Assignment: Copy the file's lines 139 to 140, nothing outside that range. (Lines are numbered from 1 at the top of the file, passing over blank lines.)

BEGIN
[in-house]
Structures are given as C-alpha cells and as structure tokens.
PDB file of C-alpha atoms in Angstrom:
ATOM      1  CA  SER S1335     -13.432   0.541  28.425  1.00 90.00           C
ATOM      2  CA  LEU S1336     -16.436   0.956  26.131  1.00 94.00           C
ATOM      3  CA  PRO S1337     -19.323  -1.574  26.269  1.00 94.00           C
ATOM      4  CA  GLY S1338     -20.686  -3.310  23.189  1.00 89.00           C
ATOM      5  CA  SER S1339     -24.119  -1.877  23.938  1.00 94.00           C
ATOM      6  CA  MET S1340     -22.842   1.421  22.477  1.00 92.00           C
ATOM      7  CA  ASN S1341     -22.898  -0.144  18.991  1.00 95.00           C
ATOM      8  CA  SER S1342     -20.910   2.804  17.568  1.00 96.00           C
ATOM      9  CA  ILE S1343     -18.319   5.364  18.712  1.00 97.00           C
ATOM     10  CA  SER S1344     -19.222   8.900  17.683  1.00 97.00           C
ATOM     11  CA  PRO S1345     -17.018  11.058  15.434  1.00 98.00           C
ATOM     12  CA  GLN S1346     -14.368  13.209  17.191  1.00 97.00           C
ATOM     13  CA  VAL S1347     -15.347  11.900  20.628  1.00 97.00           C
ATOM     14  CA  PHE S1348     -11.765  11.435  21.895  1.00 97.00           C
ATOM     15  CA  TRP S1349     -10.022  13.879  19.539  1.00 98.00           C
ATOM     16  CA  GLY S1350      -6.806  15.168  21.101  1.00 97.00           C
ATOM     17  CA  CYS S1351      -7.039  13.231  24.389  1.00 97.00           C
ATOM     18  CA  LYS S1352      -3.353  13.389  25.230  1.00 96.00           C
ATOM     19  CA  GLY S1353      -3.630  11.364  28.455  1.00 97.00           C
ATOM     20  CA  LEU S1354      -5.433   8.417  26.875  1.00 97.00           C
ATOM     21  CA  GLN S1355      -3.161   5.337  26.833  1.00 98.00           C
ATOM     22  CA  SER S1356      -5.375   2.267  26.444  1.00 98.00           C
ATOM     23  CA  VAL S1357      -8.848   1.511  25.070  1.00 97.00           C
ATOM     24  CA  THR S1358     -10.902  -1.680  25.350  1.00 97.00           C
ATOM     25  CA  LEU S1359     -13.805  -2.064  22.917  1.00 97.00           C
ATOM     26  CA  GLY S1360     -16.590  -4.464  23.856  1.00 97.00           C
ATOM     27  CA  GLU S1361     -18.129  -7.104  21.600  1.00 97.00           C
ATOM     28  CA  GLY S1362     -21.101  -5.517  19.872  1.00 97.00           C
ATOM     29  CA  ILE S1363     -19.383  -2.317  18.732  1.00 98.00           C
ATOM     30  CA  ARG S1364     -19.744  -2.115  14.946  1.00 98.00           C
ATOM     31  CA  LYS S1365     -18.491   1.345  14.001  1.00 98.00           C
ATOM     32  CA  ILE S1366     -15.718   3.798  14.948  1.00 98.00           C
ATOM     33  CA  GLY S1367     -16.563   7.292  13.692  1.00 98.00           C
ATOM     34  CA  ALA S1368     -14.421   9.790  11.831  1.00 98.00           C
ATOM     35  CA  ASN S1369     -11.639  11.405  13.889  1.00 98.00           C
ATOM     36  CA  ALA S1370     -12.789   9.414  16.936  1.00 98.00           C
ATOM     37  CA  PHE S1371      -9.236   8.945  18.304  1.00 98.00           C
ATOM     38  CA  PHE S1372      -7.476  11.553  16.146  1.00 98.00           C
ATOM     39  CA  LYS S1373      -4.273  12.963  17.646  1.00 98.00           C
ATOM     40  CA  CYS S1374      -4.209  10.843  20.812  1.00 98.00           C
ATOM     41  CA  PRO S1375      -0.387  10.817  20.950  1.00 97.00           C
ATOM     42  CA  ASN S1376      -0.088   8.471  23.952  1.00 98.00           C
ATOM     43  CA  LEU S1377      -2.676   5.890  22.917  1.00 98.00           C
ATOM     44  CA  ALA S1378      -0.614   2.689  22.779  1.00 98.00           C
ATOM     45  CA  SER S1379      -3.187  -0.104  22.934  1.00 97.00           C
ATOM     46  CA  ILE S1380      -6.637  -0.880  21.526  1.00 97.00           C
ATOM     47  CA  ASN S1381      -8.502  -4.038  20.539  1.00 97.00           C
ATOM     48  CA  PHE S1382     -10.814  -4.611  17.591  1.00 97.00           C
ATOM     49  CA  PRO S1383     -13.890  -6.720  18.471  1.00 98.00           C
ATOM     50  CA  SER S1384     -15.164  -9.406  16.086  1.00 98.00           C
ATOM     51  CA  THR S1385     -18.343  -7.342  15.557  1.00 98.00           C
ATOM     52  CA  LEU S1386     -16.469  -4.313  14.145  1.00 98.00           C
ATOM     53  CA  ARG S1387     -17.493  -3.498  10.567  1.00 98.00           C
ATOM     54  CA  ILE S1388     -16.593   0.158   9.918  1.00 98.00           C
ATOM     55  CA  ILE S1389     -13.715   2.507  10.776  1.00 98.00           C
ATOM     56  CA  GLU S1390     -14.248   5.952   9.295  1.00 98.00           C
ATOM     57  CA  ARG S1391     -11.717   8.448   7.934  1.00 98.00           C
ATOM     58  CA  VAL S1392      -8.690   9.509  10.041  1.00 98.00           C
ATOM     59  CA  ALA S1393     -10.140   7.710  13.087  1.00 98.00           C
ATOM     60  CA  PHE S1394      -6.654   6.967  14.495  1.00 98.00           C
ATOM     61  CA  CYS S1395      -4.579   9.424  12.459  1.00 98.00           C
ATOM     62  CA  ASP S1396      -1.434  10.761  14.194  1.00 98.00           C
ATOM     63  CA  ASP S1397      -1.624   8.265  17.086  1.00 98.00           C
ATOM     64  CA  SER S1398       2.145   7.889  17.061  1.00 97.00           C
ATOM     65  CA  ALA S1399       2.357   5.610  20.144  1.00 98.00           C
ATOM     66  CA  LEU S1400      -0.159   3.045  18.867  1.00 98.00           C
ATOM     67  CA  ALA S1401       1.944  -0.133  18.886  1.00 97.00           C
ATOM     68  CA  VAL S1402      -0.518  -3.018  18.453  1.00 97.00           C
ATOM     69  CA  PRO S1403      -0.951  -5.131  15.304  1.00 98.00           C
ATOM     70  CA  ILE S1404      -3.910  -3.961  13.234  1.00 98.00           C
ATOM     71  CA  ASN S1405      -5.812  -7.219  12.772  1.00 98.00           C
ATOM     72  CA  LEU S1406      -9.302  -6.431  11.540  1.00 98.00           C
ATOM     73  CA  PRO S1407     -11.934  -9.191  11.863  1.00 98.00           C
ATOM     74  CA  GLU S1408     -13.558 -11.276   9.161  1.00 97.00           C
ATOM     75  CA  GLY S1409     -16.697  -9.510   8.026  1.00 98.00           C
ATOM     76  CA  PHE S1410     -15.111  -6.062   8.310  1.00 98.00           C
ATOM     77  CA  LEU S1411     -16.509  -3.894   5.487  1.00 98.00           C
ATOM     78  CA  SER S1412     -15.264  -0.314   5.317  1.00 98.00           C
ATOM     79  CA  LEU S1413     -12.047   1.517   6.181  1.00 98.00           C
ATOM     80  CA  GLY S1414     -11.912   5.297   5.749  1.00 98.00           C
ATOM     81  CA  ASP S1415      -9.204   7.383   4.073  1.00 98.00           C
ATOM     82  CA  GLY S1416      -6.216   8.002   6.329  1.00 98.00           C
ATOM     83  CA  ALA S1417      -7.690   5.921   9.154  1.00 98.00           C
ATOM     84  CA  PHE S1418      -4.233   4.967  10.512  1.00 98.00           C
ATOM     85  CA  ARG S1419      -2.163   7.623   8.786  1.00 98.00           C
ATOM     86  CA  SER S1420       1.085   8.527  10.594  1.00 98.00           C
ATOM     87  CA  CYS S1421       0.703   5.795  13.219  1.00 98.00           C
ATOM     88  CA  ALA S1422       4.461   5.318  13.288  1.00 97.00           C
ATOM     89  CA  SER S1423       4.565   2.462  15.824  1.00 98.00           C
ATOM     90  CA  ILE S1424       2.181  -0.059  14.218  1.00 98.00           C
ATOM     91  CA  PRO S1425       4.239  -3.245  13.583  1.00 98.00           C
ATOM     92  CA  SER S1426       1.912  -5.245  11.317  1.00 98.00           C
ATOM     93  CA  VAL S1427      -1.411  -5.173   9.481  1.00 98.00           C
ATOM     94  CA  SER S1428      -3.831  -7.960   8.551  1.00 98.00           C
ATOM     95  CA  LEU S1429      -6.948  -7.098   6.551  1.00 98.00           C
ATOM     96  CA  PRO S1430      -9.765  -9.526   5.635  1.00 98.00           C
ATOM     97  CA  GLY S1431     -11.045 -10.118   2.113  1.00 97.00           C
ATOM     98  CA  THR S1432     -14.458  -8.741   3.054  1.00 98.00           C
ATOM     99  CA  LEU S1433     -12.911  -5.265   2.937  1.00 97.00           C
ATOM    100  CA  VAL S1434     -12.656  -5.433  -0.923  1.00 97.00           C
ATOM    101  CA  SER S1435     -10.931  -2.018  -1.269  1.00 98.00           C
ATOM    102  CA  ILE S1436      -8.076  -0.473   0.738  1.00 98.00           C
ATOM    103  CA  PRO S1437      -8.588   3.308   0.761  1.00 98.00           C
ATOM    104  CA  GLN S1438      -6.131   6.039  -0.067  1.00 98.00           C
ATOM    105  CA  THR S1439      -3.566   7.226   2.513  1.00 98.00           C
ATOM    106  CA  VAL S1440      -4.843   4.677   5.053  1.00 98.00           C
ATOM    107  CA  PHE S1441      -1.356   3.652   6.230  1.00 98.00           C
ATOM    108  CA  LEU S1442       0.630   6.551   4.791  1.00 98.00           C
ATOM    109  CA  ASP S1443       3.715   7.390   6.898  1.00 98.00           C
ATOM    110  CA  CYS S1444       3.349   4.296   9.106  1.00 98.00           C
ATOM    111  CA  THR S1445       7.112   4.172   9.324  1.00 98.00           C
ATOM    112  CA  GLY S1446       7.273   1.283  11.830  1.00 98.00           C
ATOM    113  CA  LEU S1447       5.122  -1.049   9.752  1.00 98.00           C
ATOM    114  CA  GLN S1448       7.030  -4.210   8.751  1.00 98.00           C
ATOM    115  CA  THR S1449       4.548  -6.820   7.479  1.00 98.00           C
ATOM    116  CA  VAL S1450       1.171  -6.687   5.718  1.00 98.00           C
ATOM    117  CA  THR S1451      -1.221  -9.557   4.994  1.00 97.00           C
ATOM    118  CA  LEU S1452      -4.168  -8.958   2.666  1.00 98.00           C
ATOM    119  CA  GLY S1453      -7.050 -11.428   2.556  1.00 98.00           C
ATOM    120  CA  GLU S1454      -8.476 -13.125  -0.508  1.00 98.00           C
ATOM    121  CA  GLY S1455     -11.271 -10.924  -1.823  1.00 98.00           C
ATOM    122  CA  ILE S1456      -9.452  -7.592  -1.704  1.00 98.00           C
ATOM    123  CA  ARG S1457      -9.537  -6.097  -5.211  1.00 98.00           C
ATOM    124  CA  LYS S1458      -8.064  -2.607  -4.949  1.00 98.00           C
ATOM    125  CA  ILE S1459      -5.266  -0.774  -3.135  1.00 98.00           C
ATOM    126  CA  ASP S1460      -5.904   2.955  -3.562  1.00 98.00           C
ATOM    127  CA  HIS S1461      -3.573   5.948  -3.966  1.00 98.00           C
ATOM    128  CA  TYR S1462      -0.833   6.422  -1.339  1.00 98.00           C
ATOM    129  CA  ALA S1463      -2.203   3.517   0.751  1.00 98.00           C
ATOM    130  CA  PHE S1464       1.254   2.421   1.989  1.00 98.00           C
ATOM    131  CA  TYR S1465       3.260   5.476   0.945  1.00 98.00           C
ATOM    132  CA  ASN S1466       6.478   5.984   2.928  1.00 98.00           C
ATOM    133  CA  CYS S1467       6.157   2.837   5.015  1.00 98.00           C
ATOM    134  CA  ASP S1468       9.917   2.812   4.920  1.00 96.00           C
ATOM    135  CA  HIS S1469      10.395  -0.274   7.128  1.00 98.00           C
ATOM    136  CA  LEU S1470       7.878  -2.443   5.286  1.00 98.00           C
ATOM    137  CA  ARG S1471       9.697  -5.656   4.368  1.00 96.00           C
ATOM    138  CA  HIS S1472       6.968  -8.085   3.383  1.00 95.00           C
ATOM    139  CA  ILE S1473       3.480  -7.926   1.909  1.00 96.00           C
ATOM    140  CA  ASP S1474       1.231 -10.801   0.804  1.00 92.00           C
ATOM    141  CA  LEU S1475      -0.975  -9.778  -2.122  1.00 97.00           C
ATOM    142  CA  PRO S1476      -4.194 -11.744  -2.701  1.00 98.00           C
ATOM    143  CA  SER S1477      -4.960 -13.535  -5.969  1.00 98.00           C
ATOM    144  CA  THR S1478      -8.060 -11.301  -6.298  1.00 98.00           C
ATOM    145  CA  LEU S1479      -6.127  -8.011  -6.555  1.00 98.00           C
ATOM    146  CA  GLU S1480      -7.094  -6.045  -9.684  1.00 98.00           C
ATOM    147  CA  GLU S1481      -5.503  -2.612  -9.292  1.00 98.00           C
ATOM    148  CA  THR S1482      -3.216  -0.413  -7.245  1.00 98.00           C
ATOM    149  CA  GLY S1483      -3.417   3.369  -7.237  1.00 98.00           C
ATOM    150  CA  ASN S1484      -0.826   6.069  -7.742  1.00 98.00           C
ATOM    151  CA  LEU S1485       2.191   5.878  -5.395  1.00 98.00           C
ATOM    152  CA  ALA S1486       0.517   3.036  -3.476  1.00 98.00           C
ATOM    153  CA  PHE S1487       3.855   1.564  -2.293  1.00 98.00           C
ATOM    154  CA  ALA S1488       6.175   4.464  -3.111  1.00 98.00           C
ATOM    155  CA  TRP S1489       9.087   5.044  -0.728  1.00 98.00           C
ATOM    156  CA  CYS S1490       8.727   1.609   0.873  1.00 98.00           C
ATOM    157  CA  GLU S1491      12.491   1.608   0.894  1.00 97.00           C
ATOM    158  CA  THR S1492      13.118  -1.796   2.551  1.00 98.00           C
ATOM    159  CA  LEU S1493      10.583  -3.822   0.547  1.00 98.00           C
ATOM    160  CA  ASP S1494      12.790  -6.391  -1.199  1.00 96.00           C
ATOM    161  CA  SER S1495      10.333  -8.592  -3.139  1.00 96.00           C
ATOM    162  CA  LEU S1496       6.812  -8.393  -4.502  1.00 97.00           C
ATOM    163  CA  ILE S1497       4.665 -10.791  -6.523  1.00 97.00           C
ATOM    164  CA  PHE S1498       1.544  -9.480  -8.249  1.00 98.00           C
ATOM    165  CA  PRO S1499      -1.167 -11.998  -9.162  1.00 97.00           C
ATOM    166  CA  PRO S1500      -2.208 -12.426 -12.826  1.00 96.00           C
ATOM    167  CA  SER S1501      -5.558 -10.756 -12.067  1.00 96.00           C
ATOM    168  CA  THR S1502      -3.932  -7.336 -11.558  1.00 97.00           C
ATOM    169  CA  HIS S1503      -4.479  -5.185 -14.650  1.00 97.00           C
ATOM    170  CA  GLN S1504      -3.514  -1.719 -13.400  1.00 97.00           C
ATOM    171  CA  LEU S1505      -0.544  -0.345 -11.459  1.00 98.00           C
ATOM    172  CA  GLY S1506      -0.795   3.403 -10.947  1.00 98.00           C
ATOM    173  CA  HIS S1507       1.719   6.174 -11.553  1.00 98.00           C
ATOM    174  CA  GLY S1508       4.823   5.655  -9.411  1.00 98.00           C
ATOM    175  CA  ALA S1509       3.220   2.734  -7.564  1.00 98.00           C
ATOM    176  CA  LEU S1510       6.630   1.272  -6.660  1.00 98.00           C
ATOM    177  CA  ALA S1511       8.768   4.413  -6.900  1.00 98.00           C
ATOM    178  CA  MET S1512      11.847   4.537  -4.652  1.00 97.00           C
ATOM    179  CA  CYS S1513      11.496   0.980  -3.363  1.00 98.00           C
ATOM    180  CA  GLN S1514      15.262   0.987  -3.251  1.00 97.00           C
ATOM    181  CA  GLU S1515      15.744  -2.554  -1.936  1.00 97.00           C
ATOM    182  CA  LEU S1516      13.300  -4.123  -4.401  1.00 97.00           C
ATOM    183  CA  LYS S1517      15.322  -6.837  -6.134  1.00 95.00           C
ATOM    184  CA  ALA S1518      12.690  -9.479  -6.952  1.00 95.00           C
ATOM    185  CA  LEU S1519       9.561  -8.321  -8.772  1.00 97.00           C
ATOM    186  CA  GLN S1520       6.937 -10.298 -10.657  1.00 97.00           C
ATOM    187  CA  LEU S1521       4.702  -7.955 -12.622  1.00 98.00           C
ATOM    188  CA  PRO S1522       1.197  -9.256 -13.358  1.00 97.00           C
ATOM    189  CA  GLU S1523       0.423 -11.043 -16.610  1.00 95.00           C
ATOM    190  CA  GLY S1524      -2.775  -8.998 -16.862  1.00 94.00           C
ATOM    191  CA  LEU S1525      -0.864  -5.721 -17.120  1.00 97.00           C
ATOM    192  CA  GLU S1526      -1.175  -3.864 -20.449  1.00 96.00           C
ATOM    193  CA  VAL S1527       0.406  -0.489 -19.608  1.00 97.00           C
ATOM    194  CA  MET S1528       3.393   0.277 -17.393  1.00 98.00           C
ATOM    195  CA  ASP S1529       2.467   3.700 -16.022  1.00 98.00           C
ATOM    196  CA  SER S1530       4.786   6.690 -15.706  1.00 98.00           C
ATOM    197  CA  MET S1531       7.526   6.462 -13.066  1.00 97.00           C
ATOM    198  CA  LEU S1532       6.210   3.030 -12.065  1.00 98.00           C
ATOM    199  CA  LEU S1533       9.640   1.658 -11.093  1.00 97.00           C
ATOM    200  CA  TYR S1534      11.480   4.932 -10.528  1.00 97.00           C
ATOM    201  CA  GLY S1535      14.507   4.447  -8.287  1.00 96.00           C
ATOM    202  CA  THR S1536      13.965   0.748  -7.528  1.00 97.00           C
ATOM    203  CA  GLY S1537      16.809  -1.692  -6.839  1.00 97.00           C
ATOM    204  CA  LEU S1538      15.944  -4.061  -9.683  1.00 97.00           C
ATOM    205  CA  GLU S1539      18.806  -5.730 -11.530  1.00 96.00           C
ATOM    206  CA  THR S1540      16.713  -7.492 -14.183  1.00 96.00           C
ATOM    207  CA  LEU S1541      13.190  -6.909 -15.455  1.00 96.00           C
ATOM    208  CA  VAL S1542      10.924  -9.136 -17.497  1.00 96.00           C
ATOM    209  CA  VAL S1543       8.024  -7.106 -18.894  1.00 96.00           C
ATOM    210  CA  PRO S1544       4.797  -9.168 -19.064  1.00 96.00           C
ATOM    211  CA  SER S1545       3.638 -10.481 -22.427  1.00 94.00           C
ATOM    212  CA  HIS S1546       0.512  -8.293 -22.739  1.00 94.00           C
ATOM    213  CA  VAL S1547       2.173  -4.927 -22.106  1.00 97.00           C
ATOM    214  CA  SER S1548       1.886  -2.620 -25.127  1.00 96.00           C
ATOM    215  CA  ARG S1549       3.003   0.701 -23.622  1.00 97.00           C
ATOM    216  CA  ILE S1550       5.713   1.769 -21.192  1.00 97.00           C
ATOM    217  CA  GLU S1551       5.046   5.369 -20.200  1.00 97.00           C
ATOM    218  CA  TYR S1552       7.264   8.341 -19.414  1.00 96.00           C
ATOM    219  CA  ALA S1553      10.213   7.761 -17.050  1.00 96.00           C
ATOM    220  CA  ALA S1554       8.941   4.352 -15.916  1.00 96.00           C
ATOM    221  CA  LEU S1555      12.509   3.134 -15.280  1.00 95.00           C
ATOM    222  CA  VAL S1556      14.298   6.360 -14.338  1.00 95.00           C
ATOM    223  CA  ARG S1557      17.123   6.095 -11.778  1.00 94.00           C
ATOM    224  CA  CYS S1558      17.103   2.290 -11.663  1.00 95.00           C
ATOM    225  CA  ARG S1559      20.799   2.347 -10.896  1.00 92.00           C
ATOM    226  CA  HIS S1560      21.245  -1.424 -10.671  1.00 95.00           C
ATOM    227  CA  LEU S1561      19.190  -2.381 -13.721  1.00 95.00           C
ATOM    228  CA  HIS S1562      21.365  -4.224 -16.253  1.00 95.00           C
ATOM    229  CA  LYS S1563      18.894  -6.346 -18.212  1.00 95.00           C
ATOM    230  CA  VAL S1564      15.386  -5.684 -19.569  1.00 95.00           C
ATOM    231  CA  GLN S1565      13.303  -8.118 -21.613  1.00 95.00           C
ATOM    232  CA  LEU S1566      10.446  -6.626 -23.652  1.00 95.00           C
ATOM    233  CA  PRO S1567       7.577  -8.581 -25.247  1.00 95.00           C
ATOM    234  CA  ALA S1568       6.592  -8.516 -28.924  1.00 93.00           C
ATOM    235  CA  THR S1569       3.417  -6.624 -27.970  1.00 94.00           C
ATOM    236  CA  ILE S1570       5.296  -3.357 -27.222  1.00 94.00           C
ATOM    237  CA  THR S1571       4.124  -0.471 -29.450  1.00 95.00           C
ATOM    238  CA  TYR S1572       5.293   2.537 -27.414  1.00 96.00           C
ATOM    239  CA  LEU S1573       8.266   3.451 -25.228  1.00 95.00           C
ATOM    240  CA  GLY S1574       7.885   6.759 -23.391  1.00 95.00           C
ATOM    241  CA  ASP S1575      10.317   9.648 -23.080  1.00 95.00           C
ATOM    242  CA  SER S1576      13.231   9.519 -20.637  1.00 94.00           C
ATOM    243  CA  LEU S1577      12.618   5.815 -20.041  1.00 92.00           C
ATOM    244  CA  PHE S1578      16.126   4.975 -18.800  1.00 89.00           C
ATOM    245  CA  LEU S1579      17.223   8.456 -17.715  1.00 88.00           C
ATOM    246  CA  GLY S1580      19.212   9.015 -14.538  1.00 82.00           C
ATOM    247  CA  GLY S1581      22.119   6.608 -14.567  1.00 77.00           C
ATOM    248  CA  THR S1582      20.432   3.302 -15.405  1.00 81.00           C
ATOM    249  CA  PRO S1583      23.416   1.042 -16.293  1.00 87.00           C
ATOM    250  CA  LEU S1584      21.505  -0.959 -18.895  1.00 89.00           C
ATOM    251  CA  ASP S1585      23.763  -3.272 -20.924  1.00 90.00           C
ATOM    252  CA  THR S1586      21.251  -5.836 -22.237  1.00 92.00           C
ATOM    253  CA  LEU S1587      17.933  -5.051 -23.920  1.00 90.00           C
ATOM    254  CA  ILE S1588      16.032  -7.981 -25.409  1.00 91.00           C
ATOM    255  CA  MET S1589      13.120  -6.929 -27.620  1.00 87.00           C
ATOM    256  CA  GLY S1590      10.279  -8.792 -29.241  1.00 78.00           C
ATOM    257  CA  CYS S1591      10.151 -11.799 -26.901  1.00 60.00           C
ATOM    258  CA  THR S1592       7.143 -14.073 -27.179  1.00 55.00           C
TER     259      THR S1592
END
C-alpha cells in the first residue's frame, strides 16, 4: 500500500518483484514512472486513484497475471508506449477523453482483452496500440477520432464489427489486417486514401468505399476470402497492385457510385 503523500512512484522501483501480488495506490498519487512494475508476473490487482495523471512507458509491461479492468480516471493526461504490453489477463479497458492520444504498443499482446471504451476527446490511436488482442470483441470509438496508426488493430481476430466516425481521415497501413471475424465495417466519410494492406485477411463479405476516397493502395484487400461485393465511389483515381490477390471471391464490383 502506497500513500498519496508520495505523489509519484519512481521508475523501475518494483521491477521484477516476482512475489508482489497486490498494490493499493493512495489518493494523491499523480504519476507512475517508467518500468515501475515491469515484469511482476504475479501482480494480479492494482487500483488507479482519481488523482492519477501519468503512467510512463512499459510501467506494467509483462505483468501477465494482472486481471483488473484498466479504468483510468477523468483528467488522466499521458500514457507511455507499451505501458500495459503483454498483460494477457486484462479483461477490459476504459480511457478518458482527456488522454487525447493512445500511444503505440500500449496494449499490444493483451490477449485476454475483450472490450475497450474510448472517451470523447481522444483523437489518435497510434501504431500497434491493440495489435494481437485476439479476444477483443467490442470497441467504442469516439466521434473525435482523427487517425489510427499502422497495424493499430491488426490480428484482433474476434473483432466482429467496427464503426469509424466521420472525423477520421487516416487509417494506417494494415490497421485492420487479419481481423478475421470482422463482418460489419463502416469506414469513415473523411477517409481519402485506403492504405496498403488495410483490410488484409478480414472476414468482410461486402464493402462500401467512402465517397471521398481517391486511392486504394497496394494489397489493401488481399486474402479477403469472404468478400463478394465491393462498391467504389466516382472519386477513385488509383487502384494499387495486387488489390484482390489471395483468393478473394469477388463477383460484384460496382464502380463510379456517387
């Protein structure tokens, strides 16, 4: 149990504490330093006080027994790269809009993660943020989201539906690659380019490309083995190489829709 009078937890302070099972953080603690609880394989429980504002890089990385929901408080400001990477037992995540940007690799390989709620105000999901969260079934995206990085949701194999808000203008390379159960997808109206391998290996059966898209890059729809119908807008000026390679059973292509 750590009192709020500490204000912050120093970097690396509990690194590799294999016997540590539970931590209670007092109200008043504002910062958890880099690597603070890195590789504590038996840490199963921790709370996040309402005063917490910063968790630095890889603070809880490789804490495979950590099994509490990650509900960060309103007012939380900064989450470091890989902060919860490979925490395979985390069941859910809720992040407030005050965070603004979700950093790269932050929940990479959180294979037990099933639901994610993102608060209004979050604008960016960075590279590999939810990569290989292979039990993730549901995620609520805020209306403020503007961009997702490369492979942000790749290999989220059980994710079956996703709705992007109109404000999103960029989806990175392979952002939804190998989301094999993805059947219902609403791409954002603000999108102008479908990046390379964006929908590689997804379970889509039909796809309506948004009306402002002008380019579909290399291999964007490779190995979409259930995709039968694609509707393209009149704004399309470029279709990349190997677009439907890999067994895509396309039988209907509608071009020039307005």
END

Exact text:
ATOM    136  CA  LEU S1470       7.878  -2.443   5.286  1.00 98.00           C
ATOM    137  CA  ARG S1471       9.697  -5.656   4.368  1.00 96.00           C